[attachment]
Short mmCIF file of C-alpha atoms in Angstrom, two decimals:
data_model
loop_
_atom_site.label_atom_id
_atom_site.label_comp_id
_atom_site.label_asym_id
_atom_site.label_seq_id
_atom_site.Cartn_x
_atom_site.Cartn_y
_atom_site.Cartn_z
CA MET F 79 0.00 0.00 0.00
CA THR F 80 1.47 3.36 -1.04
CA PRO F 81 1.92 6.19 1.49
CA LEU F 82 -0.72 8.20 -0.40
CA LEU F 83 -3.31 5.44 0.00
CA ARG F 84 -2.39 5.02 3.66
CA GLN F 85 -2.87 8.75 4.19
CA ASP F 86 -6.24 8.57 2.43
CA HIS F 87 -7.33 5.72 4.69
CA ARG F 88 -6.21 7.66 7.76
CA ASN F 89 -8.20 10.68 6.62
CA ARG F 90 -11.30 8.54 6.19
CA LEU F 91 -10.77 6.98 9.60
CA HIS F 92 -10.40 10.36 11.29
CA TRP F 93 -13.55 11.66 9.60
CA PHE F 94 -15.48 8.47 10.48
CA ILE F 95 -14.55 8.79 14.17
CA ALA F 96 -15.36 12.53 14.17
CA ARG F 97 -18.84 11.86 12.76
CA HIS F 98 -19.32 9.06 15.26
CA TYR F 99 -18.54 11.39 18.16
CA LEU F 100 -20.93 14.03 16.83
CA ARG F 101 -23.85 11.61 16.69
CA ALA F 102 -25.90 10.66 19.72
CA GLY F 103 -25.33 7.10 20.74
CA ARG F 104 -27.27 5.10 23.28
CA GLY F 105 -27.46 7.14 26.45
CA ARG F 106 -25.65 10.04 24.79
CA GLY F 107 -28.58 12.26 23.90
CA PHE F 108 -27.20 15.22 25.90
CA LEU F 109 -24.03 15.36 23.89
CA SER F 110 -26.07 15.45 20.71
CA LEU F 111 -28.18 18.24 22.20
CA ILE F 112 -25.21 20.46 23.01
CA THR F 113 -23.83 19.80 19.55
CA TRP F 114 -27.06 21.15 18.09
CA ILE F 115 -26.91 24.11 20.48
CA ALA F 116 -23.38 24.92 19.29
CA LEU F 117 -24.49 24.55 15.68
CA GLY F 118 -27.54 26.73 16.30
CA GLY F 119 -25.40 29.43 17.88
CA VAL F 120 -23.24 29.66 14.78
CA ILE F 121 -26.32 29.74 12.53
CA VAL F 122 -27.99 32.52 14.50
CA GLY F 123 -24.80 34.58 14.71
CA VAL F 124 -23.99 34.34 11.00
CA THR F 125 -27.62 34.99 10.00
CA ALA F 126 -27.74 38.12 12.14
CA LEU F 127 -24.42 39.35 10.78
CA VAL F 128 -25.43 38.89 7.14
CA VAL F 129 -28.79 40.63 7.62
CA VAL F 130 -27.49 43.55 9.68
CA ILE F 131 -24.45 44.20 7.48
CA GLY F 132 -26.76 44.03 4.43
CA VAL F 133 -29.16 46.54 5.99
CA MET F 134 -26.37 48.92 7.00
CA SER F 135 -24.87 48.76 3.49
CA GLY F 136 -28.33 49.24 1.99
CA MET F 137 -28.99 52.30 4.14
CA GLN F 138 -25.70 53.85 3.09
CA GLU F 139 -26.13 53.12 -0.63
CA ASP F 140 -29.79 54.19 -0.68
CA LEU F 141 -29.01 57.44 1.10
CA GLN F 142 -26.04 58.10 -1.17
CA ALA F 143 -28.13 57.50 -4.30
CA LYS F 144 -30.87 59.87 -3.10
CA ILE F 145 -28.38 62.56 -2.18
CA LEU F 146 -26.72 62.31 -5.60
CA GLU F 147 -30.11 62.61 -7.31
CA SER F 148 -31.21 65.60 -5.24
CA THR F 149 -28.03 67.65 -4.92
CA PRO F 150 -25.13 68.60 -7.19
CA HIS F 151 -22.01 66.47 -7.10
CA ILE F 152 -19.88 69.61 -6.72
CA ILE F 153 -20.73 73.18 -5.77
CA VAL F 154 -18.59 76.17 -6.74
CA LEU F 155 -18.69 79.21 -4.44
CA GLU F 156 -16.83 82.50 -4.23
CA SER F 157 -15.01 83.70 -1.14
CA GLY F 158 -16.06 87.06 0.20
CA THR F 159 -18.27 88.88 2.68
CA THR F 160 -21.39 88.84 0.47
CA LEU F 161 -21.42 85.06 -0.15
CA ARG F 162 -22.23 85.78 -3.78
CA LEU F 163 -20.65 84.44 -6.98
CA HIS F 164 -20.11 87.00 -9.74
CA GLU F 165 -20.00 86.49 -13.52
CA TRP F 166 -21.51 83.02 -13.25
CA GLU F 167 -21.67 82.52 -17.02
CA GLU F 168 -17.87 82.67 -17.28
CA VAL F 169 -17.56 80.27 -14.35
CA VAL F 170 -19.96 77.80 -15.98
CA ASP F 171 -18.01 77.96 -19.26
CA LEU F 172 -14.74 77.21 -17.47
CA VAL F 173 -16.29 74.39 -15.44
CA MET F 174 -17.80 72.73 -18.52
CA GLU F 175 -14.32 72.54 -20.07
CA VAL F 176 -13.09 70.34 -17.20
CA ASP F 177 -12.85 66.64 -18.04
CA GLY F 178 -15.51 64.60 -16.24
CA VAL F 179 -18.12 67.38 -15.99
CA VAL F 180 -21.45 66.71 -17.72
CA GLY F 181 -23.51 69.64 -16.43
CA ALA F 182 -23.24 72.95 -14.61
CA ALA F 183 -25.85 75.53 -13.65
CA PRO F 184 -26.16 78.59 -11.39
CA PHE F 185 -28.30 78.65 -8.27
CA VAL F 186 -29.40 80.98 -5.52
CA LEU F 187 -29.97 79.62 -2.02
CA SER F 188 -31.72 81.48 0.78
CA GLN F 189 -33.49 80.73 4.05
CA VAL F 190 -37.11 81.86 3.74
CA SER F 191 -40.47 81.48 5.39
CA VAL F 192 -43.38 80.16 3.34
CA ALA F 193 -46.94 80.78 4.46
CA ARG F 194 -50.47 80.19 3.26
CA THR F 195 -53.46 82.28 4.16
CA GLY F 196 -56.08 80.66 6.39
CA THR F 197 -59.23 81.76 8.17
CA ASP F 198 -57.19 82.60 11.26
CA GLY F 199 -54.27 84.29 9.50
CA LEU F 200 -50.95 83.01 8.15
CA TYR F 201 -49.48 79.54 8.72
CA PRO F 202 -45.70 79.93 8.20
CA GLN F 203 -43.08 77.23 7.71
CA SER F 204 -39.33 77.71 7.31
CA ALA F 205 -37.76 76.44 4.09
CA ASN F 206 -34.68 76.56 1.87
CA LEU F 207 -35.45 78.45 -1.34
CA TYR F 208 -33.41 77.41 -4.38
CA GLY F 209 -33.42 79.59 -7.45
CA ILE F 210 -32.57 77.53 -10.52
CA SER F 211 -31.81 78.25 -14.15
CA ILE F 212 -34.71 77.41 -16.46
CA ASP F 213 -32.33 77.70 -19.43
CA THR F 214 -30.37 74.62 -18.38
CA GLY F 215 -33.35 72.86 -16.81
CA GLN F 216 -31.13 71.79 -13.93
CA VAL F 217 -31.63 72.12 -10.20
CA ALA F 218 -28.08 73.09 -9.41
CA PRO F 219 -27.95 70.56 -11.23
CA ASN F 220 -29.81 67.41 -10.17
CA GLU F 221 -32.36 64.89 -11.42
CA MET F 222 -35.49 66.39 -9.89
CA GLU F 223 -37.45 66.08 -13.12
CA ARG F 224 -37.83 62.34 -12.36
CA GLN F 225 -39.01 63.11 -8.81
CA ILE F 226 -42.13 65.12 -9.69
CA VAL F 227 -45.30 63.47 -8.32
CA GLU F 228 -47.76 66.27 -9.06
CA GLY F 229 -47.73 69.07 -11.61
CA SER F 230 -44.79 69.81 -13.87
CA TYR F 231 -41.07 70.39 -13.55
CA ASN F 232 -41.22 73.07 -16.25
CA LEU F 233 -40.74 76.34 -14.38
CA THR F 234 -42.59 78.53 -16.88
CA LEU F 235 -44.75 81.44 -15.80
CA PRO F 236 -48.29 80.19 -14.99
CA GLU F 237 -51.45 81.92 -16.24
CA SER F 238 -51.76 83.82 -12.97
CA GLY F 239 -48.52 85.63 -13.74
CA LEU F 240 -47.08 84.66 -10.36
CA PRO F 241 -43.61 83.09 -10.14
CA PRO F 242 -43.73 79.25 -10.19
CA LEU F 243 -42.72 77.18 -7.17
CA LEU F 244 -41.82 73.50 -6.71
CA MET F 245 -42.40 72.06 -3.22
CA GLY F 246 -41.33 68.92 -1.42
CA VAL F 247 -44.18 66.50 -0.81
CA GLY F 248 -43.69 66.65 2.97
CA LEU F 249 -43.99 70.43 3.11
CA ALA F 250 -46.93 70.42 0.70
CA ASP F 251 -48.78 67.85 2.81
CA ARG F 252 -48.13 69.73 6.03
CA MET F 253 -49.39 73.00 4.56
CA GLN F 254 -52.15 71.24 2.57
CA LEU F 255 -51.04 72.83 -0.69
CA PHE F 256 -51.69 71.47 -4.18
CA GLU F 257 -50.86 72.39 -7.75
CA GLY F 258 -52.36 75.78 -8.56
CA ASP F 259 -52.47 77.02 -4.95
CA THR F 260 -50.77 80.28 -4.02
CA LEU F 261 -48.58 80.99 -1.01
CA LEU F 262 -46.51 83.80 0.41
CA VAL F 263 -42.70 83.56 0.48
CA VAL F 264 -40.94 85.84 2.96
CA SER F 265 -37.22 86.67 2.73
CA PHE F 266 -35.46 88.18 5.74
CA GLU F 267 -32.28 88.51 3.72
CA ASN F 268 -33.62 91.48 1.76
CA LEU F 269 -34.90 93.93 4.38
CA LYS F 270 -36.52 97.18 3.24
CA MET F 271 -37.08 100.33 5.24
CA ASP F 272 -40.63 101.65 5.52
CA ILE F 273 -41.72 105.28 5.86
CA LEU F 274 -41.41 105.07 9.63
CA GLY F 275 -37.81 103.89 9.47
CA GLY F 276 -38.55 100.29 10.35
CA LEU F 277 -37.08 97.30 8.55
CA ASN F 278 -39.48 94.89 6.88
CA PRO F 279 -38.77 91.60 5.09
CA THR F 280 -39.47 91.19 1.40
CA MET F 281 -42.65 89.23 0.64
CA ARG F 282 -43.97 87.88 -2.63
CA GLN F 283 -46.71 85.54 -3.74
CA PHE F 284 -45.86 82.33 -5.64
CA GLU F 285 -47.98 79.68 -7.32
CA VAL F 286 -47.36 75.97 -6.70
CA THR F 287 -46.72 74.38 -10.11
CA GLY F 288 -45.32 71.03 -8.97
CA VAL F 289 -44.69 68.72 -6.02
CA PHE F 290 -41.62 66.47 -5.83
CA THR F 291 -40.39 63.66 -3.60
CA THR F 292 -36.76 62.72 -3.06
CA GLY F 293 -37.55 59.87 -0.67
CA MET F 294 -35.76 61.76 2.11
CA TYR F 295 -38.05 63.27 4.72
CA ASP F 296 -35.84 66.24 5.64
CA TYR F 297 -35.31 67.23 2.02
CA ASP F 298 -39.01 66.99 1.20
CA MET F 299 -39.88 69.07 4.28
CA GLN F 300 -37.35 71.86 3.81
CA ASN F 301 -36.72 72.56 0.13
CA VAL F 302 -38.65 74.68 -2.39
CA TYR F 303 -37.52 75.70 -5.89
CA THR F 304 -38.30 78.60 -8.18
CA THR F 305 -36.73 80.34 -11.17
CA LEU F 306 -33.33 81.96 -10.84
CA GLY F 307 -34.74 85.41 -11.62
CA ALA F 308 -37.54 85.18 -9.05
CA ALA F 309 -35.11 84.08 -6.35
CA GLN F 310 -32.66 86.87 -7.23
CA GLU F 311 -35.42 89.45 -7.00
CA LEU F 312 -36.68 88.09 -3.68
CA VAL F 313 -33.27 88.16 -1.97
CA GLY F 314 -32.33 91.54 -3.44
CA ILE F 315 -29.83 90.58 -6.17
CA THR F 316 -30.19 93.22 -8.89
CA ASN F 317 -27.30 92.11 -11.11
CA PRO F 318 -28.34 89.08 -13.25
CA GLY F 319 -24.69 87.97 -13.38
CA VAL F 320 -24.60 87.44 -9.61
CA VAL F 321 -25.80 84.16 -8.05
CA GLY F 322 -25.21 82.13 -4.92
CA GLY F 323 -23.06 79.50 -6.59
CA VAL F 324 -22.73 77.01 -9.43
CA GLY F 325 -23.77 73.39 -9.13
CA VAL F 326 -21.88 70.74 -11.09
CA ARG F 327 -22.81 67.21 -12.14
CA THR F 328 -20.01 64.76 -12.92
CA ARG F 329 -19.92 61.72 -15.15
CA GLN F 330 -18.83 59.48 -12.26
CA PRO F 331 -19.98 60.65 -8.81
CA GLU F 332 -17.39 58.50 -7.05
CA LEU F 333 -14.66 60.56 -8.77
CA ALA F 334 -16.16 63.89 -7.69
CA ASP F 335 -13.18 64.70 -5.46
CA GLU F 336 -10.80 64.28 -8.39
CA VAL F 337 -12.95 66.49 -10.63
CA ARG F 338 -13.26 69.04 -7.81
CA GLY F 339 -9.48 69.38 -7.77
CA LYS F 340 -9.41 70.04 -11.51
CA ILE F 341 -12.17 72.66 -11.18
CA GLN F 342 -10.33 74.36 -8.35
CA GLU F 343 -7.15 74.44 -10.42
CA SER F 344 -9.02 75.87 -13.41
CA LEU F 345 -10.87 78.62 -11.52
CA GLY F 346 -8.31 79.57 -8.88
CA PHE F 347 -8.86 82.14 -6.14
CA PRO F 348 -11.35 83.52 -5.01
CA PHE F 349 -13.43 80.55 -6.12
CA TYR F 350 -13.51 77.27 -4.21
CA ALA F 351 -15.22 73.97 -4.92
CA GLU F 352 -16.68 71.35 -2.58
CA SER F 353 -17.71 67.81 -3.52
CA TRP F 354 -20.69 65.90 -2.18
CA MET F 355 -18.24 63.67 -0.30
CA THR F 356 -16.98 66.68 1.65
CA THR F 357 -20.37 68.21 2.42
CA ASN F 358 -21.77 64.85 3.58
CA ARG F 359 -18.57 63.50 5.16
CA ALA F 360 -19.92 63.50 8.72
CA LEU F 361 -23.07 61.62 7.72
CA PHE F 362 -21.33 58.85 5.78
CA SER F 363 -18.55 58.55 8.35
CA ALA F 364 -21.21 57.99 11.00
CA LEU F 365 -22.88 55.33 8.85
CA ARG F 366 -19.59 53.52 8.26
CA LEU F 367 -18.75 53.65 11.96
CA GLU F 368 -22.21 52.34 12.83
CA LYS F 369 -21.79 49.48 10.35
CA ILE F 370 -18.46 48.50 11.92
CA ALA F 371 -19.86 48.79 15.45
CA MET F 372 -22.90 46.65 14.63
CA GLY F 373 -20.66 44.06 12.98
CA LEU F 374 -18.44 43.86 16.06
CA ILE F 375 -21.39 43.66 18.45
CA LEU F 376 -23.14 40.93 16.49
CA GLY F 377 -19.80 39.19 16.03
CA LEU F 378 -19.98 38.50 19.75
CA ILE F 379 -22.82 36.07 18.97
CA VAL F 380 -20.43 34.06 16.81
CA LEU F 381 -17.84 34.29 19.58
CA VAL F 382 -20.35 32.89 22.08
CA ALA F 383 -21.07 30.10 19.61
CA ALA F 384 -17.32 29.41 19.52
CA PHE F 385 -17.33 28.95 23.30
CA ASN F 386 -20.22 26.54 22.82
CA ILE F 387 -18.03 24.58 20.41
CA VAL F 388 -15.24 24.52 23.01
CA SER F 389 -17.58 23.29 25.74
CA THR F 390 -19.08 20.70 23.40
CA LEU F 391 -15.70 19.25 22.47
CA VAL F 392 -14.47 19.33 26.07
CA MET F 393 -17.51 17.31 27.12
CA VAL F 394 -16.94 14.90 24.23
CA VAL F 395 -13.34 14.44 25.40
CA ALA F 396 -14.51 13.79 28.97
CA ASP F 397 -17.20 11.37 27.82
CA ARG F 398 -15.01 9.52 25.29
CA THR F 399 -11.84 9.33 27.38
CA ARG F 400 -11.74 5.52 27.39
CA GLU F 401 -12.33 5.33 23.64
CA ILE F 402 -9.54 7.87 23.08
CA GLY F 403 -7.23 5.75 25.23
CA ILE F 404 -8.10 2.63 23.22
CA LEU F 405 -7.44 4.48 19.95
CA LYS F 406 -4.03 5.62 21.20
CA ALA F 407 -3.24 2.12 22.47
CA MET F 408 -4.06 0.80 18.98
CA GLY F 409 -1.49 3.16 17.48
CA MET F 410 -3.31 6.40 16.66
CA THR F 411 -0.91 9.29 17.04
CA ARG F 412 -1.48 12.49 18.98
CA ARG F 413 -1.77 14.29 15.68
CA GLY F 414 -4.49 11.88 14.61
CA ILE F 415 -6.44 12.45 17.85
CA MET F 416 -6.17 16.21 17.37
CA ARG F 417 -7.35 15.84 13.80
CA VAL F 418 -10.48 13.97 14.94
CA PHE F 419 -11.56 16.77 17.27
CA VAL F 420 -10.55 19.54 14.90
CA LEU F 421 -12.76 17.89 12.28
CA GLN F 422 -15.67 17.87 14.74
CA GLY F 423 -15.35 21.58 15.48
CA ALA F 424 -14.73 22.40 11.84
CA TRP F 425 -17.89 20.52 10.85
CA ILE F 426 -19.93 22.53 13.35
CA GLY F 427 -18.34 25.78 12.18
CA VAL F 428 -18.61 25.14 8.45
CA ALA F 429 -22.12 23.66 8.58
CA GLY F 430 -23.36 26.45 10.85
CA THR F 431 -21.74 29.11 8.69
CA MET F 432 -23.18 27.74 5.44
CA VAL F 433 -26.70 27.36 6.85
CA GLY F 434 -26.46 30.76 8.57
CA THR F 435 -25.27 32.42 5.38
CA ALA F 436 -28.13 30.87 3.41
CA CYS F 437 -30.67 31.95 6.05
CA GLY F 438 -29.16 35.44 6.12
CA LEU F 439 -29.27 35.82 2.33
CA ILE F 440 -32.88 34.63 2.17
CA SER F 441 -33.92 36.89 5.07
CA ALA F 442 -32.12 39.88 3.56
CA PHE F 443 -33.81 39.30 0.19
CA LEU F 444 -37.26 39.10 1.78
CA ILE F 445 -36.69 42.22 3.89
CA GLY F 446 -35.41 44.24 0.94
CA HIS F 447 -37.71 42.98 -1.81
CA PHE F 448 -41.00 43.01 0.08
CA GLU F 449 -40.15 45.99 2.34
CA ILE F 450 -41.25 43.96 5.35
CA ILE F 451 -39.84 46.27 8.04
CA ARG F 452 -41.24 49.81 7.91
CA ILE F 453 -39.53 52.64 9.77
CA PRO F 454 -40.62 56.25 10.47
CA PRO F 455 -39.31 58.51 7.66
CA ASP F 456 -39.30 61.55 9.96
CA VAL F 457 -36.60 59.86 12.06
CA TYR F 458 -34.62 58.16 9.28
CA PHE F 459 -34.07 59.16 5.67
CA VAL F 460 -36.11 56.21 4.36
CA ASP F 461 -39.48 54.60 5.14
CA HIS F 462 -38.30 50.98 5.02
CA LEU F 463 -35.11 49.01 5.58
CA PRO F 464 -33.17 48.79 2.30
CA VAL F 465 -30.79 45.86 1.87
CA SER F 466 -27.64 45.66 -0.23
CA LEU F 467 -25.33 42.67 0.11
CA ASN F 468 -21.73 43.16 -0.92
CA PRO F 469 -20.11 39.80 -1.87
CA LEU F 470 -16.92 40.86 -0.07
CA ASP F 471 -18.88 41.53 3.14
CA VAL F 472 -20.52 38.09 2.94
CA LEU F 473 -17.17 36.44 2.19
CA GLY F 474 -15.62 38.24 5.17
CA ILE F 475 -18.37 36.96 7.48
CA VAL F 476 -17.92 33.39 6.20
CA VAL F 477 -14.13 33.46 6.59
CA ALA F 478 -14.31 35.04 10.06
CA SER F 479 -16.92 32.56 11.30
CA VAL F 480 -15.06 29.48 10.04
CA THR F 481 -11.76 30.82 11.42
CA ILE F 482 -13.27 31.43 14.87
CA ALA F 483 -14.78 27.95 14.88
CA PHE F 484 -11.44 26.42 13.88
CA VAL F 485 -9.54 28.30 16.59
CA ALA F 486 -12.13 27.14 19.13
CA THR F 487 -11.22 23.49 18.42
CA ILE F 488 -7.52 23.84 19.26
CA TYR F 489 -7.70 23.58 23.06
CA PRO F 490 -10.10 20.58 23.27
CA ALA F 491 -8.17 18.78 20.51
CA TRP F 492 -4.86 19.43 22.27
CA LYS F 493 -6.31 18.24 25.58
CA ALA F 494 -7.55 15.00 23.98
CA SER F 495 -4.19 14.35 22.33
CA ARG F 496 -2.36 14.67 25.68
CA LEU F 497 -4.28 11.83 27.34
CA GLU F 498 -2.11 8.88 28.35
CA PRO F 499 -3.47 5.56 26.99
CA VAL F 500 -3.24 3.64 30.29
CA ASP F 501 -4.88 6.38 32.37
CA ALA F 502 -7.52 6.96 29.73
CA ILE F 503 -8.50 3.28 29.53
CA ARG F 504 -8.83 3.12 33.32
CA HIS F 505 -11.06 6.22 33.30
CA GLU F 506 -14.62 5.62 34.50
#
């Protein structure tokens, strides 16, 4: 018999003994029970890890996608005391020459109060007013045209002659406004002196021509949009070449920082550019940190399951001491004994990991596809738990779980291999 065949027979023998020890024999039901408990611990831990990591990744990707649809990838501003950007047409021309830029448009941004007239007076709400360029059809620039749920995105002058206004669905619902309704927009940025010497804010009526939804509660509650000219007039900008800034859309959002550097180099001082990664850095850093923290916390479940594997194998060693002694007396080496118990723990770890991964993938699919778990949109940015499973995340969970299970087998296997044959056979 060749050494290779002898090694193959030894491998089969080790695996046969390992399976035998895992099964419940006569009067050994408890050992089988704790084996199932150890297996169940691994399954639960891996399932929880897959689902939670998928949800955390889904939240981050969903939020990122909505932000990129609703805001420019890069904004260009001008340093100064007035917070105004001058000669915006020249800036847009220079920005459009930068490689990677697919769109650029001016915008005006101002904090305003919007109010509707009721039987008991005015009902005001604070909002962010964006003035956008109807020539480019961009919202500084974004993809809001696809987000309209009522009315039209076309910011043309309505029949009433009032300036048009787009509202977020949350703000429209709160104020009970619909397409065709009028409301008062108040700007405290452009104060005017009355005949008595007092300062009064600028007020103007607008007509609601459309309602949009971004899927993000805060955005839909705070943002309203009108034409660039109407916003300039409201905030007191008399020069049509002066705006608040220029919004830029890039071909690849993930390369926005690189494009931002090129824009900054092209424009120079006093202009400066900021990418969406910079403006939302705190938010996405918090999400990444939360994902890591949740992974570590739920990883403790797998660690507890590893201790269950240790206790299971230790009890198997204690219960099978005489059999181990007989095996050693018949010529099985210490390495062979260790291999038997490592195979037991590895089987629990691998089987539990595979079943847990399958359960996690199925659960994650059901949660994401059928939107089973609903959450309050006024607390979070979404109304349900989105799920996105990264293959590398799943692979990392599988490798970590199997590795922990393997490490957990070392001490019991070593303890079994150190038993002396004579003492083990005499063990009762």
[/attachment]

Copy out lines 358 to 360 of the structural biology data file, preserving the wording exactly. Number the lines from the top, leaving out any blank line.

CA ILE F 426 -19.93 22.53 13.35
CA GLY F 427 -18.34 25.78 12.18
CA VAL F 428 -18.61 25.14 8.45